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Moore, officials celebrate shipping channel reopening

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Moore, officials celebrate shipping channel reopening

Jun 12, 2024 | 9:18 pm ET
By Bryan P. Sears
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Moore, officials celebrate shipping channel reopening
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Salvage ships last week removed the last of the Francis Scott Key Bridge wreckage from the Patapsco River, allowing for the reopening this week of the shipping channel to the Port of Baltimore. Photo courtesy U.S. Army Corps of Engineers.

Recovery efforts at the site of the Francis Scott Key Bridge collapse reached a new milestone Wednesday, as officials led by Gov. Wes Moore (D) celebrated the reopening of a shipping lane that restores full operations to the Port of Baltimore.

It comes 11 weeks after a heavy-laden cargo ship collided with the bridge. The resulting collapse killed six workers, cut off a vital link between the east and west banks of the Patapsco River and all but halted work at the port.

“We’re now thankful that this morning, we can tell you that three of the four objectives have really come to a measure of completion and frankly, in a speed that I think that people can and should be very proud of,” Moore said on a call with reporters.

In March, Moore said the state would focus on four priorities: Assisting the families of the six killed in the accident, including recovering their remains; supporting affected businesses, port workers and first responders; reopening the federal shipping channel; and rebuilding the bridge.

“By working together, we have achieved the first three of our four directives. But in this administration, we don’t settle for ‘almost.’ We finish the work we start,” Moore said during the event Wednesday afternoon at the port.

The reopening of the 700-foot-deep, 50-foot-wide shipping lane called the Fort McHenry Federal Channel clears the way for full operations to resume at the port.

The 47-year-old span over the Patapsco collapsed in the early hours of March 26. The Dali, a 978-foot cargo ship that weighs 95,000 tons when empty, lost power and ran into a bridge pier. The bridge collapsed within seconds, killing six of eight highway workers who were on the bridge at the time.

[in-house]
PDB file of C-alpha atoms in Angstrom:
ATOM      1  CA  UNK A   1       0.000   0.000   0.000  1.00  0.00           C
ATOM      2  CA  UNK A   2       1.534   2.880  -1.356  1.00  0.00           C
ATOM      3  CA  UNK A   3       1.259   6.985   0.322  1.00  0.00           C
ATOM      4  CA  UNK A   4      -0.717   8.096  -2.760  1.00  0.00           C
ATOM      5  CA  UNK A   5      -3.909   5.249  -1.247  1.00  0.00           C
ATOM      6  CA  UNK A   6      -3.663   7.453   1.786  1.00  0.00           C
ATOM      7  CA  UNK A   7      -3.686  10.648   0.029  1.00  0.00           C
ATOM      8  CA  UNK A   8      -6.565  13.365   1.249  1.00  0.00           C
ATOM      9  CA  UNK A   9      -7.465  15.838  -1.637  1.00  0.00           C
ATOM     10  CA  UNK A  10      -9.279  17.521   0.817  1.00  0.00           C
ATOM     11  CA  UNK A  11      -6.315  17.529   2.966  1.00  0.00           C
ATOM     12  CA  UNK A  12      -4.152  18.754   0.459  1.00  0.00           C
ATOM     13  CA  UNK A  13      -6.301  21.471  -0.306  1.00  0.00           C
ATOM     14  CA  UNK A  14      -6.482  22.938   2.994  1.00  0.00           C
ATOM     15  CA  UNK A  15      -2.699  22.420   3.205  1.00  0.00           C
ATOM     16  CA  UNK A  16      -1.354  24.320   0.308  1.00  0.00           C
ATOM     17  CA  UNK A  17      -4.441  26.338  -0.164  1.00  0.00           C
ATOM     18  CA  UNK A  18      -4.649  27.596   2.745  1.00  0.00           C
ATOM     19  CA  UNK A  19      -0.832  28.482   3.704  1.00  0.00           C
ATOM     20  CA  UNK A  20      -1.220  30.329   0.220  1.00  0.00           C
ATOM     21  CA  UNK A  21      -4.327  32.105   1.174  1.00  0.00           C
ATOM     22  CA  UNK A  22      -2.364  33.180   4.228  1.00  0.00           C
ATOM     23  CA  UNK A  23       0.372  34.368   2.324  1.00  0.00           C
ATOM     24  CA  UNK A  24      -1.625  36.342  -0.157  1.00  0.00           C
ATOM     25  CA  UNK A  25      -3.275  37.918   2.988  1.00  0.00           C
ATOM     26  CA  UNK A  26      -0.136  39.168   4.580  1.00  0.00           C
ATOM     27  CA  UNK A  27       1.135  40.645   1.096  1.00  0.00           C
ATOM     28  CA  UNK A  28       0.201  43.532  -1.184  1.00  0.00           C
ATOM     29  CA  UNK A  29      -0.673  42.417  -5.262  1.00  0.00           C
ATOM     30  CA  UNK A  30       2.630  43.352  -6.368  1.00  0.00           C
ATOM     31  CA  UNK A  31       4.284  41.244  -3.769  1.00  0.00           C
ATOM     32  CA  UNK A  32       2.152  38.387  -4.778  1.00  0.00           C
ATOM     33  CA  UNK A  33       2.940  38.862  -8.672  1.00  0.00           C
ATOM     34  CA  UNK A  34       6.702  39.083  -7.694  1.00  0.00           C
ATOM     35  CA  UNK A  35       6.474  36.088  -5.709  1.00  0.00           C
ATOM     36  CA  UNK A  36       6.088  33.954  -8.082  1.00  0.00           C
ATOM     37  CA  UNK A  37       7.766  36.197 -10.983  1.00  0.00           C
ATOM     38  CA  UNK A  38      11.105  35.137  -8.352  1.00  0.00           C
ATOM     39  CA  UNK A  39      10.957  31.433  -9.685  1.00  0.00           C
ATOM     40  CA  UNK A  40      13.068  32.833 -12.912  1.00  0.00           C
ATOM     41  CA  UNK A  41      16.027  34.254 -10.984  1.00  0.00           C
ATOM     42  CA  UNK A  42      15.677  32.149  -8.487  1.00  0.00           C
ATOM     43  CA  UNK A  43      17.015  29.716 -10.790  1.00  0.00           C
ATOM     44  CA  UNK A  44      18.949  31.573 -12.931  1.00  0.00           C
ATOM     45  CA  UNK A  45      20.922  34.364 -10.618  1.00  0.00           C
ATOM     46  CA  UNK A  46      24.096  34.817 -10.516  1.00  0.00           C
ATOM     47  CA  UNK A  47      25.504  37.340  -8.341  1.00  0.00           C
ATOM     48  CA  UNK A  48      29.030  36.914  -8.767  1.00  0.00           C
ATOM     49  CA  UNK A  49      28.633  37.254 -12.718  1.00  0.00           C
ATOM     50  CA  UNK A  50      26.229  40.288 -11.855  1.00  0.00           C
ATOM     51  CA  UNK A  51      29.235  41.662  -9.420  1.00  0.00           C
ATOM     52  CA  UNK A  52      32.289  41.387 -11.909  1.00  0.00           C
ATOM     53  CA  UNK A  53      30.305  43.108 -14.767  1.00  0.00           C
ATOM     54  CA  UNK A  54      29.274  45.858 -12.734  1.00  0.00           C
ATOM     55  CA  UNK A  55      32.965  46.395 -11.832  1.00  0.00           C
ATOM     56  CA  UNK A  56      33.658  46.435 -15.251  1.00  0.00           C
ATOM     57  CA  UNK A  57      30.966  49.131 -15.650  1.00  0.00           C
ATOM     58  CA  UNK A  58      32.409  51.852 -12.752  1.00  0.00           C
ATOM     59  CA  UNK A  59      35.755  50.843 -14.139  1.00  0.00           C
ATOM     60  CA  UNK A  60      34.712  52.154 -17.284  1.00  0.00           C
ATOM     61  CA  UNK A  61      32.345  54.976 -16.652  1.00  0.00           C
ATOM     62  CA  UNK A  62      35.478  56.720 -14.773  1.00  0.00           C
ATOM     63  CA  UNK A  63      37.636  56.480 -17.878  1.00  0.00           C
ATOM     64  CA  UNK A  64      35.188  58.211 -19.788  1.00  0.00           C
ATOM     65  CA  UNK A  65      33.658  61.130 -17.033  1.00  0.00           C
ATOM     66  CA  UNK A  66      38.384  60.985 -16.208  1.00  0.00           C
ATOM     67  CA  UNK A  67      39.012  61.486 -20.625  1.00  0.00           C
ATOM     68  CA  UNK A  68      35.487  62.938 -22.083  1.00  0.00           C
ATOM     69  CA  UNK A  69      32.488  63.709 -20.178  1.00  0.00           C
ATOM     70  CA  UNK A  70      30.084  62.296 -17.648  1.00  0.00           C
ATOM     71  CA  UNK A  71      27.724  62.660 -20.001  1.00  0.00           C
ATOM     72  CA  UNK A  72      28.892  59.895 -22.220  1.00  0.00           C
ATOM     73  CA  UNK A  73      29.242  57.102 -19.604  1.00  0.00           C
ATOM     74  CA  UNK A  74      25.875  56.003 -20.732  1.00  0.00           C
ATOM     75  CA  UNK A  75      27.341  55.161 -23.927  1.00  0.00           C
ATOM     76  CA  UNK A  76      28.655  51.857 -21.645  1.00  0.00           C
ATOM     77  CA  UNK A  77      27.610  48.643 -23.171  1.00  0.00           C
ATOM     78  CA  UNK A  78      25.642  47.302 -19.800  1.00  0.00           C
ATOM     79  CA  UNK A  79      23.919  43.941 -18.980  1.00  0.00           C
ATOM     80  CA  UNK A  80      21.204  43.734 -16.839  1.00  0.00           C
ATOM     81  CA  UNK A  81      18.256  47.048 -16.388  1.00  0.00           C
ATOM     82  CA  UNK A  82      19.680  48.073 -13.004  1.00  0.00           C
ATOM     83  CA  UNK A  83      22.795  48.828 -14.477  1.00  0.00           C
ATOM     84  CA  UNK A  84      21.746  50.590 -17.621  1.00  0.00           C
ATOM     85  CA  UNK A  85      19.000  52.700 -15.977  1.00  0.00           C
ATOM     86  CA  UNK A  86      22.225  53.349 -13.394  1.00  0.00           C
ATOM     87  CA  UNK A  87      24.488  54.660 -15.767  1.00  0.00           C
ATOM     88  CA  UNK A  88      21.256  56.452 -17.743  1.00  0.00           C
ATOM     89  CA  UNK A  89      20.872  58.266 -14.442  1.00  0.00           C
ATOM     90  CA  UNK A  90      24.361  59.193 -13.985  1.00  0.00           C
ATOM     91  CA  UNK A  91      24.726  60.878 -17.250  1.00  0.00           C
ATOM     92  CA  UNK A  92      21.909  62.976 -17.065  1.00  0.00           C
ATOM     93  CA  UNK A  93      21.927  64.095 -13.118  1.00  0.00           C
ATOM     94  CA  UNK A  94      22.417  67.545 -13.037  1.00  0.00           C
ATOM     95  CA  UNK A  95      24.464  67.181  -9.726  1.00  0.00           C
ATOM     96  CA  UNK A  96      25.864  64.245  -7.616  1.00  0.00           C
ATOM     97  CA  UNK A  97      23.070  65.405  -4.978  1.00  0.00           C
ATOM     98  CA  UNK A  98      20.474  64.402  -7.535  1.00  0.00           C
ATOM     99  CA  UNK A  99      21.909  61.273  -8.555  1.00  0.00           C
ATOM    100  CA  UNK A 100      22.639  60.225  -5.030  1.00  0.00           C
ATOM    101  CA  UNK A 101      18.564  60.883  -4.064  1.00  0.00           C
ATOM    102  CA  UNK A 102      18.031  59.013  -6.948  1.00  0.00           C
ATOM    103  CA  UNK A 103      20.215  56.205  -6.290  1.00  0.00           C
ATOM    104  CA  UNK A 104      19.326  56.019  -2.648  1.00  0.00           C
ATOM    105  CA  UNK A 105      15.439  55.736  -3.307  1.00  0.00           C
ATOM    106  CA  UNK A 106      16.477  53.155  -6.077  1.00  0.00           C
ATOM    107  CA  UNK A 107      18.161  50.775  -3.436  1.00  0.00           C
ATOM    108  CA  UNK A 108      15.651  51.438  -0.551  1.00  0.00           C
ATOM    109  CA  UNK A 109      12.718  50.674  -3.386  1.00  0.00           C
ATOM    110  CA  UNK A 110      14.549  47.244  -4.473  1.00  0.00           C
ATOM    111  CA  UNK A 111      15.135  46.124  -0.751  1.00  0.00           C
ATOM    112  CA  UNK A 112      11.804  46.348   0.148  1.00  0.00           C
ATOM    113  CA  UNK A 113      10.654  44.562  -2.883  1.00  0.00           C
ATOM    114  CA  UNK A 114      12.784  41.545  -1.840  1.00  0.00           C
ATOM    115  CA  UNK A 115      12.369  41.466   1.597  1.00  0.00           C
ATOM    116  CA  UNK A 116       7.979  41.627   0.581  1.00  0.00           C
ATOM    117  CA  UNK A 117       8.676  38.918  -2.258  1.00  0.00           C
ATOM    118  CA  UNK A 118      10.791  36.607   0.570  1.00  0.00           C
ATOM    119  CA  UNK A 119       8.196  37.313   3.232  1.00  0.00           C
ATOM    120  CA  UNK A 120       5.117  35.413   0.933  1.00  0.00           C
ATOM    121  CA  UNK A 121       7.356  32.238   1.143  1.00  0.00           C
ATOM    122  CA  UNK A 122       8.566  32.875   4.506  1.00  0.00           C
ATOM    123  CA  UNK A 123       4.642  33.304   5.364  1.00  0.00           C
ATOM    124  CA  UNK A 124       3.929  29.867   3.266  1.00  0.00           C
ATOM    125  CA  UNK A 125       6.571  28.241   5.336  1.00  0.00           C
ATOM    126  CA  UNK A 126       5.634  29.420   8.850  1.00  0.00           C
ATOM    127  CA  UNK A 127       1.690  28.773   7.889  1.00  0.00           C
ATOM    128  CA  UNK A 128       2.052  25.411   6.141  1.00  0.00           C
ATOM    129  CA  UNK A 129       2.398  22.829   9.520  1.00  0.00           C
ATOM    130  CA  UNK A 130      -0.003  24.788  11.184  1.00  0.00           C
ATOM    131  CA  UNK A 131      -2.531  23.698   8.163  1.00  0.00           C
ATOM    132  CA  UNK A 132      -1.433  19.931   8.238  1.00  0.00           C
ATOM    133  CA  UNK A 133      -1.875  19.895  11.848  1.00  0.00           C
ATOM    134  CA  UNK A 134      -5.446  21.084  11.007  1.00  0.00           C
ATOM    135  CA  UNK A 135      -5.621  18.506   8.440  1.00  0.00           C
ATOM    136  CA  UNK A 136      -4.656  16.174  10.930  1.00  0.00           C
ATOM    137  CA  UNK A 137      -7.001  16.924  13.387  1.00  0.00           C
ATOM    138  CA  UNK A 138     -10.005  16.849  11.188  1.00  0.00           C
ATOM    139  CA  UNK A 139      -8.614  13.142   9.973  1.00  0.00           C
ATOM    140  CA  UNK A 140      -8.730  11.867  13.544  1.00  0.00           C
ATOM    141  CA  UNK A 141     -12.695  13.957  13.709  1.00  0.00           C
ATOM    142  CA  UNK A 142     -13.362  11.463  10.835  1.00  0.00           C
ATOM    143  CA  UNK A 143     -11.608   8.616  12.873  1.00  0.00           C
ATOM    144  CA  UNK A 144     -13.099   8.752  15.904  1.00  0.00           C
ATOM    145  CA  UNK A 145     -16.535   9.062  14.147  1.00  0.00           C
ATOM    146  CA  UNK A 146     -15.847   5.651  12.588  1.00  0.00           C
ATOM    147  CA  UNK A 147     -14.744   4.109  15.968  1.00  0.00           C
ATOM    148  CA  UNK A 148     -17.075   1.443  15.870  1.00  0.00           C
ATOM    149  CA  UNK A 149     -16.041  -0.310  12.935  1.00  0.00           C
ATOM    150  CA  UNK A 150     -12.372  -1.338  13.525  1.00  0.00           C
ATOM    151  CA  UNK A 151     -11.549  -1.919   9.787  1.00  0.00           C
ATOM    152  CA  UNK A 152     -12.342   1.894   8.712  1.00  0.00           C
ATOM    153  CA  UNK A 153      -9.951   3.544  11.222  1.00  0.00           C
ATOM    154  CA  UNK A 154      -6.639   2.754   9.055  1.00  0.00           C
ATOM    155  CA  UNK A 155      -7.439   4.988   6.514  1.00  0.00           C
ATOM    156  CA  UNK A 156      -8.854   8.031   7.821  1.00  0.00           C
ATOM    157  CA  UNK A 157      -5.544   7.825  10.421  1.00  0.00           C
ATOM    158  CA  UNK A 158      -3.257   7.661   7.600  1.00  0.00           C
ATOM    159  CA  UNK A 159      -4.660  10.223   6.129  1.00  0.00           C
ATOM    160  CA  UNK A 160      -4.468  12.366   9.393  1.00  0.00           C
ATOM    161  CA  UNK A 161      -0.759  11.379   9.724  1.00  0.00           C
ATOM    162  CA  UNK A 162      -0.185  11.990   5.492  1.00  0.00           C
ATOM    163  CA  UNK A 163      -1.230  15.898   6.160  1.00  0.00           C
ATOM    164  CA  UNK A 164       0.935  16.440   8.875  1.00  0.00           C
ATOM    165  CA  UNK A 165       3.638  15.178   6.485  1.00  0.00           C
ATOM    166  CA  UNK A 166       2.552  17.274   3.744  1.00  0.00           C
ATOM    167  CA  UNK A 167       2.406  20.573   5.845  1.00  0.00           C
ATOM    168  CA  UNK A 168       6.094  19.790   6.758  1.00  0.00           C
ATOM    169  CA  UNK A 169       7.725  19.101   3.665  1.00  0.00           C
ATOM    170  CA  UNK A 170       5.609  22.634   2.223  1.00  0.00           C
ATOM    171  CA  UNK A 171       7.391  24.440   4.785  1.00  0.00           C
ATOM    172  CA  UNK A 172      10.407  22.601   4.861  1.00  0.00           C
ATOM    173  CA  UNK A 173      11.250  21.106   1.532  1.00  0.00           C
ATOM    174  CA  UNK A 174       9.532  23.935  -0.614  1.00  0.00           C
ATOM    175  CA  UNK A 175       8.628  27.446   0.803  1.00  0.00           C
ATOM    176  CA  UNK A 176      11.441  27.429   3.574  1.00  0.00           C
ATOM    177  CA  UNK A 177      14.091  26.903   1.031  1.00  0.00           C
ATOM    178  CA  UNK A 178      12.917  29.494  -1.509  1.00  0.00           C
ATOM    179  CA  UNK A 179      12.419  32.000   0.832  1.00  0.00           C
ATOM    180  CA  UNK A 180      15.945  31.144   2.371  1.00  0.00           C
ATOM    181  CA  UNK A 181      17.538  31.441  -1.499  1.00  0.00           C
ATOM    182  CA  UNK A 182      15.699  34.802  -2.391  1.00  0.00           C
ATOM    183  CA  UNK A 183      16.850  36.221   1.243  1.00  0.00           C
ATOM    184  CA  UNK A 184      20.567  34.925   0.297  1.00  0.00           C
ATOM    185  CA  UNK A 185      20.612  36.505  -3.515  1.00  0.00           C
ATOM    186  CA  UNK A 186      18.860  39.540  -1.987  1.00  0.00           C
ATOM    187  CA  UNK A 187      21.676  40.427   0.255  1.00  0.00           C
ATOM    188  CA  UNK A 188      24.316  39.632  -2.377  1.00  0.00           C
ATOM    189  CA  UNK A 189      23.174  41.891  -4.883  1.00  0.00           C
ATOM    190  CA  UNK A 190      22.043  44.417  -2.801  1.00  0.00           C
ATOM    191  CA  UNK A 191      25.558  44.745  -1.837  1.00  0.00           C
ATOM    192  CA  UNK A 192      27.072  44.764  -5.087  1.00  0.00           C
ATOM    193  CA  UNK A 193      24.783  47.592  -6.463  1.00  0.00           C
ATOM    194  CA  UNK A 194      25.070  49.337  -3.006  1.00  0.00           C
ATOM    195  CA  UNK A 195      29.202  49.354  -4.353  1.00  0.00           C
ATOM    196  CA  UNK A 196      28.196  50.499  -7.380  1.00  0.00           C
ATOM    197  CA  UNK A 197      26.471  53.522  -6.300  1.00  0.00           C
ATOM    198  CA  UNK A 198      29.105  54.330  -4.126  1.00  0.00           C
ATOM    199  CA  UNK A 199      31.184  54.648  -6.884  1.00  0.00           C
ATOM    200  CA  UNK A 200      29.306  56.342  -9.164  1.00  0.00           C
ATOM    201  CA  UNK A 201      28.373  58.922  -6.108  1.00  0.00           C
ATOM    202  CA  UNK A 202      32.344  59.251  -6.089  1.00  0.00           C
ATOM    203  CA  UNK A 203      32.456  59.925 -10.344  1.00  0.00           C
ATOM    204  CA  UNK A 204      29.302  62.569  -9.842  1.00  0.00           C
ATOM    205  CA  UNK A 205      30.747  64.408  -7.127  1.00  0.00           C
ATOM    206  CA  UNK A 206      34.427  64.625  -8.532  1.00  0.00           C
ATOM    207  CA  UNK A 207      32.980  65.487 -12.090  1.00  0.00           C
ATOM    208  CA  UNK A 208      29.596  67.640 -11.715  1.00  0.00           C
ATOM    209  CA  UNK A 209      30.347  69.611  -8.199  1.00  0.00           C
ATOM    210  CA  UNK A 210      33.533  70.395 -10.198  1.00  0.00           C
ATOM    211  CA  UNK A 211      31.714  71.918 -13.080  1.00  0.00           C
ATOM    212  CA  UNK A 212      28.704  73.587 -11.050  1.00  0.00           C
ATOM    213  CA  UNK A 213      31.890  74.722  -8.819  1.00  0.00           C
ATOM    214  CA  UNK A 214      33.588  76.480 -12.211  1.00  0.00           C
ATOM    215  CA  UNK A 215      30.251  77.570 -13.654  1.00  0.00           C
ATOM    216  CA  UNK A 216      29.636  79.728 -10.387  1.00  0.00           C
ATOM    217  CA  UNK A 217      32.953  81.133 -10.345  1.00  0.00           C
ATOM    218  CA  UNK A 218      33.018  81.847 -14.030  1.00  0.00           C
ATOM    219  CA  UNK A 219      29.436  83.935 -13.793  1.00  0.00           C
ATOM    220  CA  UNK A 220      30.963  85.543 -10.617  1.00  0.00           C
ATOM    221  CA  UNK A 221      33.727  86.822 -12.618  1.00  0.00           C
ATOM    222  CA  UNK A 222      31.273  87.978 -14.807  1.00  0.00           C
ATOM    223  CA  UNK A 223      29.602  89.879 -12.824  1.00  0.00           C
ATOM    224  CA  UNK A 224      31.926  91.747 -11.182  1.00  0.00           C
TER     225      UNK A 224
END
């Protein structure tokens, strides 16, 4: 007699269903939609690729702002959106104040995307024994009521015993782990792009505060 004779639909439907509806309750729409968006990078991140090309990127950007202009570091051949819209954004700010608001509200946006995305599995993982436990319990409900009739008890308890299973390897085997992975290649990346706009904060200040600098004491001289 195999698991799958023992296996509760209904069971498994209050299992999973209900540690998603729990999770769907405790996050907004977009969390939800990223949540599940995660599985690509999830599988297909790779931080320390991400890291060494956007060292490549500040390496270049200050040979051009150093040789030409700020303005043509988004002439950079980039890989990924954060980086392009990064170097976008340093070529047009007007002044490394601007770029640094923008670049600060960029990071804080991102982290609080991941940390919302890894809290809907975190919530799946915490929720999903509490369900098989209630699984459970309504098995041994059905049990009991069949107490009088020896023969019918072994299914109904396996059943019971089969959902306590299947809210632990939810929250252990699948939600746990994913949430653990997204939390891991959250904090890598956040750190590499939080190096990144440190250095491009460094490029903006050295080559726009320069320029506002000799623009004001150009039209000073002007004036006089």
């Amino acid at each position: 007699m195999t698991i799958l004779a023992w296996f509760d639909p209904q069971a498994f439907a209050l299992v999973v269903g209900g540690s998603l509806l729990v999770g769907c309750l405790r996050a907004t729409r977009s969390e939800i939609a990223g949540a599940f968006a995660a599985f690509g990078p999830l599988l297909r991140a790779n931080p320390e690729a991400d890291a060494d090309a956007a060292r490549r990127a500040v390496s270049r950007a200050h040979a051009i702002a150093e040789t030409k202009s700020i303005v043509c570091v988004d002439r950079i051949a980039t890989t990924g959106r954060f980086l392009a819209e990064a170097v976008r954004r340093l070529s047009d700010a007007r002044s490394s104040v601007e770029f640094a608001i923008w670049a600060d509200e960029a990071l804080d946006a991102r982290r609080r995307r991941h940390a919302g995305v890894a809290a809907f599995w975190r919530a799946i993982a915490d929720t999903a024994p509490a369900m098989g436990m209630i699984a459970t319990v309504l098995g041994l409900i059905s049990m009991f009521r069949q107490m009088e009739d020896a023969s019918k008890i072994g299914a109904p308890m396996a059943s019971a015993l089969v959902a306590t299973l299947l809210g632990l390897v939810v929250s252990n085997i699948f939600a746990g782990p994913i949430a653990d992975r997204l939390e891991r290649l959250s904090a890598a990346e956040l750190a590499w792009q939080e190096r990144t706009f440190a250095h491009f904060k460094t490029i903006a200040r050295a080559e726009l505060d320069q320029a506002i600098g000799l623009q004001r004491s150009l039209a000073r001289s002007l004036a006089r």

The incident remains under investigation by the National Transportation Safety Board. It is also expected to be the subject of lengthy litigation between the state and the shipping company.

Moore and other officials said Wednesday that clearing the channel in less than three months did not seem probable in late March when steel trusses, concrete, asphalt and the Dali choked off the channel.

Salvage crews removed 50,000 tons of wreckage from the river, the final pieces last week. State officials said nearly all of the $60 million in emergency recovery funds allocated by the federal government after the collapse has been spent on clearing portions of the river outside the federal channel, including several shallower, alternate passages that allowed some ships into the port.

State and federal officials rushed financial aid to port workers and related businesses to prevent closures or mass layoffs.

And while the port was never completely closed, business has been affected. Roll-on, roll-off shipping traffic remains at precollapse levels, according to state officials, but container ships have had to be routed to other ports for the last three months. Officials expect it will take one to two months to return to previous levels.

“Over the next month, we are expecting 97 vessel calls with operations at preclosure levels by mid-July,” said Mark Schmidt, vice president and general manager of Ports America Chesapeake. The marine terminal operator said it expects business at the Baltimore port to return to previous levels.

Port officials told reporters Wednesday morning they are still trying to quantify the exact fiscal impact of the collapse on the port. And as they work to rebuild operations, Moore and federal officials say they are looking forward to a rebuild of the Key Bridge.

On the day of the collapse, President Joseph Biden promised full federal funding for a replacement. But a bill to fulfill that promise is currently stalled in Congress. If it does not pass, the federal government would pick up 90% of the project and leave the balance for Maryland officials.

“We can look out onto the Patapsco and see that the Dali is gone and the wreckage has been cleared,” Moore said. “I will not be satisfied until I can look out on the Patapsco River from this spot and see the Key Bridge standing tall again. That is the push. That is the promise. And by moving in partnership, we will make it reality.”